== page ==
Kansas: a cyclopedia of state history, embracing events, institutions, industries, counties, cities, towns, prominent persons, etc. ... / with a supplementary volume devoted to selected personal history and reminiscence. Standard Pub. Co. Chicago : 1912. Edited by Frank W. Blackmar.
This set of books has several variations in Volume 3. Please help us determine if there are more than we've found. To do this, I've prepared web pages with the index from the various versions combined and identifying which version that they are in by using the microfilm number from the Kansas State Historical Society files. If you have a version that includes a name not listed, please contact Margaret Knecht MKnecht@kshs.org at the Kansas State Historical Society, or myself, Carolyn Ward tcward@columbus-ks.com

Robert Steele, of the firm of Hawley & Steele, undertakers and funeral directors of Topeka, is a native Kansan, having been born in Coffey county, Feb. 5, 1871. He is of English and Scotch descent and is the son of Samuel L. and Philora A. (Edwards) Steele, the former of whom was a native of White county, Indiana, where he was reared to farm pursuits. He served the cause of the Union during the Civil war as a member of Company H, Eighty-seventh Indiana infantry, which was organized at South Bend, Ind., was mustered in at Indianapolis Aug. 31, 1862, and left the state the same day for Louisville. This regiment saw hard service and participated in Buell's Kentucky campaign; in the campaign against Tullahoma and Chattanooga; participated in the movement against Chattanooga and took a conspicuous part at Chickamauga, where Samuel Steele was wounded. On the reorganization of the Army of the Cumberland it formed a part of the Second brigade, Third division, Fourteenth corps. It was in the front line in the storming of Missionary Ridge and joined in the pursuit of the enemy to Ringgold; it joined in the Atlanta movement and participated at Rocky Face Ridge, Resaca, Cassville, Dallas, Kenesaw Mountain, Peachtree creek, and the engagements at Atlanta, Utoy creek and Jonesboro. It took part in the pursuit of Hood through northern Georgia; returned to Atlanta, and upon reaching Savannah it took part in the siege and remained there until Jan. 30, 1865, when it joined the movement through the Carolinas. It was mustered out at Washington, D. C., June 10, 1865. Samuel L. Steele and his wife became the parents of three sons and six daughters, all of whom are living and reside in Kansas, except Clara, now Mrs. A. L. Courtright of Brook, Ind. They are: Ida, Lillie, Robert, Clara, Daniel, Sadie, Frank, Josie, and Hattie. The mother died in Coffey county, Kansas, in 1894, and the father in Osage county, Kansas, in 1905, at the home of his daughter, Sadie. The father came to Coffey county, Kansas, in 1867, and took up an eighty-acre tract of wild land adjoining another eighty-acre tract taken up by his cousin, Hugh H. Steele. They together built a double frame house, so that half of it was on each of the eighty-acre tracts, and there the family of Samuel Steele was reared. He continued to reside on the old homestead after his wife's death until the marriage of his daughter, Hattie, after which he made his home with his children. Samuel Steele was the son of John Steele, a native of Indiana, who came to Coffey county, Kansas, in 1859, and spent the remainder of his life there.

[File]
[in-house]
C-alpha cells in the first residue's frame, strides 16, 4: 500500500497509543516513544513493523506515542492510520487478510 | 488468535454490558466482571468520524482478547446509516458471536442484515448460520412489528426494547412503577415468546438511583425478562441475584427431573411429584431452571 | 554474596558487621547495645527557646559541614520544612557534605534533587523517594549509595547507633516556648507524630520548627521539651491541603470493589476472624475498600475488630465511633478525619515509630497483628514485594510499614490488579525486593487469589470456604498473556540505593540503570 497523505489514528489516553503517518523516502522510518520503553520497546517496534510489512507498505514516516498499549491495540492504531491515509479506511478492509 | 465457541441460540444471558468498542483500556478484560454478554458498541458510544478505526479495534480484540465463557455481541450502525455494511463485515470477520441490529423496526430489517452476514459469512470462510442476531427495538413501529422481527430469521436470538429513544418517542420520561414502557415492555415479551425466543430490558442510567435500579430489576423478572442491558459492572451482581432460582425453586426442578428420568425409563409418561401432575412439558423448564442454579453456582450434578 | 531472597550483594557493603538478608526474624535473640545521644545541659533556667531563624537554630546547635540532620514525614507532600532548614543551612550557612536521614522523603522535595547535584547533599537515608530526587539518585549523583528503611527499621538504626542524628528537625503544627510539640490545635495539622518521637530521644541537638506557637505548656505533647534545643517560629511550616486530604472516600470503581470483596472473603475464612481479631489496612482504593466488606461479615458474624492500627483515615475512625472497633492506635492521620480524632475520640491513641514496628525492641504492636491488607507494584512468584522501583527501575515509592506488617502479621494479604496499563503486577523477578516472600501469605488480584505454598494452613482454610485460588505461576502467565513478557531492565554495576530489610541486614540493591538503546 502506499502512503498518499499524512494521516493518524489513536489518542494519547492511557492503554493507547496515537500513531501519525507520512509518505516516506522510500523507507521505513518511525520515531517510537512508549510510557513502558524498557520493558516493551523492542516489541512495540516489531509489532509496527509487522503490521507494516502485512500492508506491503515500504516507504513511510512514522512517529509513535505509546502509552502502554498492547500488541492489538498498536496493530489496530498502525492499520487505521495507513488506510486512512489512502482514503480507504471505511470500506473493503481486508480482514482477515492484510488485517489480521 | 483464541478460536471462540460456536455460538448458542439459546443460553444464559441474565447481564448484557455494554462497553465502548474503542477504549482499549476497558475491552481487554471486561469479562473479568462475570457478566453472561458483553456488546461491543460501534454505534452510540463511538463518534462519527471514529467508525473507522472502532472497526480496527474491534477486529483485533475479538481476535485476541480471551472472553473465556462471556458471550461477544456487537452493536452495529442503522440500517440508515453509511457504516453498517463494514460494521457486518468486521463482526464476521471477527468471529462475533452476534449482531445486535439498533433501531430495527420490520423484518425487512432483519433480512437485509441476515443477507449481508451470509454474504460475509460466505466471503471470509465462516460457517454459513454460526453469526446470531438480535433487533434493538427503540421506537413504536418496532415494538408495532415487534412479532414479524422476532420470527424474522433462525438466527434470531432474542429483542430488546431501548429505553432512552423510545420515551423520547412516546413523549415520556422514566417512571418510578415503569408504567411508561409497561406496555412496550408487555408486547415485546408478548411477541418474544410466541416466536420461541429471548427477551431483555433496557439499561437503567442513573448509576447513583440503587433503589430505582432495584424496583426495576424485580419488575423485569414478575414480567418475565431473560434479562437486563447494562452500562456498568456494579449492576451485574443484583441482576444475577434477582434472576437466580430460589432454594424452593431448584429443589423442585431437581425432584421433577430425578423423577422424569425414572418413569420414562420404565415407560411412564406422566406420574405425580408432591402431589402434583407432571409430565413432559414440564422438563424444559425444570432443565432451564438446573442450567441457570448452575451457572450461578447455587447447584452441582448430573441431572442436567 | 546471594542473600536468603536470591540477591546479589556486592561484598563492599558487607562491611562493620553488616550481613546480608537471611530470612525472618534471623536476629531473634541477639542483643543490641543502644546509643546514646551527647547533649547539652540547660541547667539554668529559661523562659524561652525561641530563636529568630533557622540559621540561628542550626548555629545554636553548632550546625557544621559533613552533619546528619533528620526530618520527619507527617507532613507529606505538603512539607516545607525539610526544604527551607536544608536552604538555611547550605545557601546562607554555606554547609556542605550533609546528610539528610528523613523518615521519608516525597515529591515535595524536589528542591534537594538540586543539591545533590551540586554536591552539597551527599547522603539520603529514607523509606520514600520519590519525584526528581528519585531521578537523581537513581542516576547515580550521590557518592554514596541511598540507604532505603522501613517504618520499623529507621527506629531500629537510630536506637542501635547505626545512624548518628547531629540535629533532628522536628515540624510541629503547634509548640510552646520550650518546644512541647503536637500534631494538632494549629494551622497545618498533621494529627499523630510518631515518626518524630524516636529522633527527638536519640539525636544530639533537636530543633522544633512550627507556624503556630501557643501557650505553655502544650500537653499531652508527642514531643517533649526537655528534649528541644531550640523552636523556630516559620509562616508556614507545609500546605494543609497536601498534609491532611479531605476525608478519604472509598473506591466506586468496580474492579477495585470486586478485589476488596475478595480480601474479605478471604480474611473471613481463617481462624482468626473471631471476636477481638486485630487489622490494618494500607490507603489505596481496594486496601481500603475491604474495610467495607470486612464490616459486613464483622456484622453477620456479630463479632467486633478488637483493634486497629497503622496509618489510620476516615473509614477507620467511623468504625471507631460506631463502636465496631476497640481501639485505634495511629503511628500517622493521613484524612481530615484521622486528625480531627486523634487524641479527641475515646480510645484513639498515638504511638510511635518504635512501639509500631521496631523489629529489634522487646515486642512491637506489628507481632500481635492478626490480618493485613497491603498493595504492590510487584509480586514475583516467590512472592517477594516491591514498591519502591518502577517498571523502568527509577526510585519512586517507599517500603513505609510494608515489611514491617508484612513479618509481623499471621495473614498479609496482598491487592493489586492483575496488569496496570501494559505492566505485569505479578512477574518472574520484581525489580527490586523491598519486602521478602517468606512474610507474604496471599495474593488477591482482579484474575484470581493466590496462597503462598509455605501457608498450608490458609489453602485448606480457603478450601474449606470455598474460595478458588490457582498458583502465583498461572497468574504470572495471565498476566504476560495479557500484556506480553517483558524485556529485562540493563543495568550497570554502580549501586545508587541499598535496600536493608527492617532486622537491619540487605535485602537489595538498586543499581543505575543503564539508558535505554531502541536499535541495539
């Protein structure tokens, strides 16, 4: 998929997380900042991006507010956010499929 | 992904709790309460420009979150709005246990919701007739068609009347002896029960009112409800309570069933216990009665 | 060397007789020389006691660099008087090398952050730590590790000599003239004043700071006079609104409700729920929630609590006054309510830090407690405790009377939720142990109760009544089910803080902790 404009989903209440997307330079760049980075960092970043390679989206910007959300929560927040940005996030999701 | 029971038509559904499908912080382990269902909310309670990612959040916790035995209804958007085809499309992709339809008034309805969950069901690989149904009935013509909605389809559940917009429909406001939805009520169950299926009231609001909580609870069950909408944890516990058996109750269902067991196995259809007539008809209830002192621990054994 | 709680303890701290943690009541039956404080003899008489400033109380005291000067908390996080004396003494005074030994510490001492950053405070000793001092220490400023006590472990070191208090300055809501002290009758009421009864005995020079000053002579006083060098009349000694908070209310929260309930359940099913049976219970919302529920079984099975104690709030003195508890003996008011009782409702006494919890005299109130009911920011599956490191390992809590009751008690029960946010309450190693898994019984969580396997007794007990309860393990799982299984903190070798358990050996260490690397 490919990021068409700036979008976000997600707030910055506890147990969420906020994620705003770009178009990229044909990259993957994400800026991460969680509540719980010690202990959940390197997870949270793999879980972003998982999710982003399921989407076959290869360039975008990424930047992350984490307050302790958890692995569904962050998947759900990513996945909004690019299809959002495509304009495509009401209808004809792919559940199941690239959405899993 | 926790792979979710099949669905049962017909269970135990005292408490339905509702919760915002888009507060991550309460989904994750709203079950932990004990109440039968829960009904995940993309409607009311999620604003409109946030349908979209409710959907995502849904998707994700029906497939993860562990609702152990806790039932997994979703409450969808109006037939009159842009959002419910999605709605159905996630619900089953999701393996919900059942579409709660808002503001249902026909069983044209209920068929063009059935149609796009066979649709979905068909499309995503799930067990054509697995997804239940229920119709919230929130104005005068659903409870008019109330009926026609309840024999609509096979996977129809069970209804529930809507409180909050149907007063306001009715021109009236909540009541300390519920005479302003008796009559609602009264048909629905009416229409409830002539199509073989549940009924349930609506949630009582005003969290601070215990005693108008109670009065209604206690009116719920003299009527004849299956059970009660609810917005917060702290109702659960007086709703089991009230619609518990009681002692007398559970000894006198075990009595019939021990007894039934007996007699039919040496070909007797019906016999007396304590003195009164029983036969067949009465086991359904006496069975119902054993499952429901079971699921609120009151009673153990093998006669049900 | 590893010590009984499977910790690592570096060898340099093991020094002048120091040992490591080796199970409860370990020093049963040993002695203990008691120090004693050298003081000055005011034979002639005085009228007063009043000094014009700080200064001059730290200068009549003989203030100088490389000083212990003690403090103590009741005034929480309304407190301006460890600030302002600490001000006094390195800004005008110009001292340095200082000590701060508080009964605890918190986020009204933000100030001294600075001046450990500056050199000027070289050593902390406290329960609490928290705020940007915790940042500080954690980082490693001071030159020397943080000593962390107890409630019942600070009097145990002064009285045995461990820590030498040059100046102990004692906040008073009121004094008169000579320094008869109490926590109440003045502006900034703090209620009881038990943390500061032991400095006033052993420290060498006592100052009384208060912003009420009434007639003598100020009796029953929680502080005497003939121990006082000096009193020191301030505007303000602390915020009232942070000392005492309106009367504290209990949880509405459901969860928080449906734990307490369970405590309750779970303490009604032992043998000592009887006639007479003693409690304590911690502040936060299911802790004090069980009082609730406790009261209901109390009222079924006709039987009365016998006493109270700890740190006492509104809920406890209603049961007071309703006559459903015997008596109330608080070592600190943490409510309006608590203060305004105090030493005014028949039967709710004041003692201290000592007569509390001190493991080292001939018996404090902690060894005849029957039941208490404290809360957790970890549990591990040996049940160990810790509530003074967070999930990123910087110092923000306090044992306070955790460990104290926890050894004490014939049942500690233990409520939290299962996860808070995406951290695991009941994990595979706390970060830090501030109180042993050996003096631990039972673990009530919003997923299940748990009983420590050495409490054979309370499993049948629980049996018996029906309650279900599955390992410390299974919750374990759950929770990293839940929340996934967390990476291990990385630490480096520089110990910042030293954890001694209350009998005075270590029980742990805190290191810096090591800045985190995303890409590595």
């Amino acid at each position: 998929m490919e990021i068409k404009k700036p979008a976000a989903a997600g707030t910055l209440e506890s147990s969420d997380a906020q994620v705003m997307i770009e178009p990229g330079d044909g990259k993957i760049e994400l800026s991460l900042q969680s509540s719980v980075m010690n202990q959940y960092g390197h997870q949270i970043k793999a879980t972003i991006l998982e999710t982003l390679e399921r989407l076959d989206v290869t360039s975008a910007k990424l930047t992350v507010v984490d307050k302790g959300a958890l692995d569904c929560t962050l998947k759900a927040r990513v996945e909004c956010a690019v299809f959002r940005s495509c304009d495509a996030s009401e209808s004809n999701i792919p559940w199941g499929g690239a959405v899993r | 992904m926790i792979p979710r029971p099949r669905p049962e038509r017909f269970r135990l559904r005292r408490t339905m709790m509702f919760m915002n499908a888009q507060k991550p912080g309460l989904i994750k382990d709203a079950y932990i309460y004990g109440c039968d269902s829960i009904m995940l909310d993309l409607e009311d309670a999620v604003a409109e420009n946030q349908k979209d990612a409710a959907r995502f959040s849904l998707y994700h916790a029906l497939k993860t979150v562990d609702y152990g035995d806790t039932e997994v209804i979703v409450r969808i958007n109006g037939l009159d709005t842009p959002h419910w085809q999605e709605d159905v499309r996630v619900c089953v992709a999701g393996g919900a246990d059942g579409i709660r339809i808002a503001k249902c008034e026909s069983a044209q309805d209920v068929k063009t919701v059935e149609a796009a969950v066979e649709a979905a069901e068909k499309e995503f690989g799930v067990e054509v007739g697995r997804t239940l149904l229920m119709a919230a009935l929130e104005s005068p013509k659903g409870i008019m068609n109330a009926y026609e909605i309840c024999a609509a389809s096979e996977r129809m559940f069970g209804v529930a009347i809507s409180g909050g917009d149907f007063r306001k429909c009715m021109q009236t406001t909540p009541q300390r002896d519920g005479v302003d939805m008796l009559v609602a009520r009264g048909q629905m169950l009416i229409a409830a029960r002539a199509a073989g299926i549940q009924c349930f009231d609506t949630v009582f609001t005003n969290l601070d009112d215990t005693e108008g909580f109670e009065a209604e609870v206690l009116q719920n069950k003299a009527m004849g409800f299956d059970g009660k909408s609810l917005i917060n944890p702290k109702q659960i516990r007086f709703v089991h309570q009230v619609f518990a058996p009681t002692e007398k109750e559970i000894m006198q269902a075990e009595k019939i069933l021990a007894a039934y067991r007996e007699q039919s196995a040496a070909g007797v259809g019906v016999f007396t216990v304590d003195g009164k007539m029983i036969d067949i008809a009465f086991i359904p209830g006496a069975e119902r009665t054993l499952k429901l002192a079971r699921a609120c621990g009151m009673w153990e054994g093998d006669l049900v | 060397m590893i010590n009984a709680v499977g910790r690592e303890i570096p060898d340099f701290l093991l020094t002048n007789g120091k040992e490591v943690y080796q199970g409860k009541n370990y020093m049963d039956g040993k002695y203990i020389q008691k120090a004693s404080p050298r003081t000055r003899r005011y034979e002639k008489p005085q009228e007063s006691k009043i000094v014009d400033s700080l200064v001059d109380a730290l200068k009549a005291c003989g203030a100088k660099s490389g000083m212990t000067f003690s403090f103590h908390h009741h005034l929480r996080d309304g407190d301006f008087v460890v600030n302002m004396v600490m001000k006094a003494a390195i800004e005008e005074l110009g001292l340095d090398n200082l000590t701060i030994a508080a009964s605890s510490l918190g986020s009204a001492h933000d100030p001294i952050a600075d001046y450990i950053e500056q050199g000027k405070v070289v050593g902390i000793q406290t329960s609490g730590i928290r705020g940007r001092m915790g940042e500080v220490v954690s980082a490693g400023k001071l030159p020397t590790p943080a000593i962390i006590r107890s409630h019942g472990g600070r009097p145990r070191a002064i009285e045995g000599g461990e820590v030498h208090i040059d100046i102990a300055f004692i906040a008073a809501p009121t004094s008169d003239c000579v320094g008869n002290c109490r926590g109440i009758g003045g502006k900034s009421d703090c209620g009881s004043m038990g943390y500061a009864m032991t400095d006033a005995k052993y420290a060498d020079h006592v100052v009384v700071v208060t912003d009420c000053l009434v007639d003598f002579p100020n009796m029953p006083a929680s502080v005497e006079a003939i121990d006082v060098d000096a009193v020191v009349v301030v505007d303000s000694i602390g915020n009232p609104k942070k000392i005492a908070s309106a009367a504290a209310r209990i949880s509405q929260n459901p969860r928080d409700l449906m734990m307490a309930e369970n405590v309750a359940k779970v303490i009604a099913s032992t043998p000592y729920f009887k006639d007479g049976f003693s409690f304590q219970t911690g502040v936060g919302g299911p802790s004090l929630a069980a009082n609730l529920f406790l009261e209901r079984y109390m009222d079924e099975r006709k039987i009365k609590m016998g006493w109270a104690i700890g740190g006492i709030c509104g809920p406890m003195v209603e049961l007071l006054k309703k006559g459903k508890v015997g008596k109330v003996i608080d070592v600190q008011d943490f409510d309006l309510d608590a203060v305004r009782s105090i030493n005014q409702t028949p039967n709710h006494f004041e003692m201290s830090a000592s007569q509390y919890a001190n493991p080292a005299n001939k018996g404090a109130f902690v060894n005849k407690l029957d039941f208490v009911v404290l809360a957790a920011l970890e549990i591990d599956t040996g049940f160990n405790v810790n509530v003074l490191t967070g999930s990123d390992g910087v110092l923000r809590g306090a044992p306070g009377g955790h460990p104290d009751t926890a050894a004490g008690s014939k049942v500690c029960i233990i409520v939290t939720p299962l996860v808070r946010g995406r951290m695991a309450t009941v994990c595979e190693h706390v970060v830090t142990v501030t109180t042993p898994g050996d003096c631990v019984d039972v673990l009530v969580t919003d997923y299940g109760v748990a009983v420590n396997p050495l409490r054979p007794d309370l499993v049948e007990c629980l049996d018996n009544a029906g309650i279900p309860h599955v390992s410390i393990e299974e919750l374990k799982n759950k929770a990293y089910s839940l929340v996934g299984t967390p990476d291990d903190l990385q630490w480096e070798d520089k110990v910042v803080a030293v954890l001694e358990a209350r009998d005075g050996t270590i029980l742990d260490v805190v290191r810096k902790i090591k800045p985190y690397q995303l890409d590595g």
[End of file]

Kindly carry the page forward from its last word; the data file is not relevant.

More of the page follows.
Robert Steele, the subject of this review, was reared on the Coffey county farm and attended the local schools. He assisted in the usual farm work and in herding cattle until seventeen years of age, when he began to work independently at farming and stock raising and was thus engaged until 1905, when he became a clerk in an undertaking business at Burlington, Kan. In 1906 he came to Topeka and took a position with J. T. Barkley, which position he retained until Mr. Barkley closed the business out in May, 1910, whereupon Mr. Steele, in conjunction with Charles B. Hawley, formed a partnership and took over the business, which they have since conducted under the firm name of Hawley & Steele. Mr. Steele is meeting with merited success, due not only to his knowledge of the business and to his excellent equipment, but also to his care and courteous attention to details when conducting a funeral.

On Dec. 22, 1890, Mr. Steele married Miss Velma B. Davidson, the daughter of James A. and Melissa A. Davidson, both natives of Iowa, where Mrs. Steele was born in Marion county on Oct. 1, 1872. In 1883 her parents came to Coffey county, Kansas, where they still reside on a farm near Strawn. Mr. and Mrs. Steele have one son, Arthur Roy Steele, born Aug. 27, 1892. He attended the district schools, the graded schools of Burlington, and completed his education in the Topeka High School. He is now an assistant to his father in the undertaking business. Politically Mr. Steele supports that candidate whom he deems to be the best man for the office. Fraternally he is a member of the Independent Order of Odd Fellows, the Knights of Pythias, the Woodmen of the World, the Knights and Ladies of Security, the Sons and Daughters of Justice, and the Improved Order of Red Men.

Pages 1256-1258 from volume III, part 2 of Kansas: a cyclopedia of state history, embracing events, institutions, industries, counties, cities, towns, prominent persons, etc. ... / with a supplementary volume devoted to selected personal history and reminiscence. Standard Pub. Co. Chicago : 1912. 3 v. in 4. : front., ill., ports.; 28 cm. Vols. I-II edited by Frank W. Blackmar. Transcribed December 2002 by Carolyn Ward. This volume is identified at the Kansas State Historical Society as microfilm LM195. It is a two-part volume 3.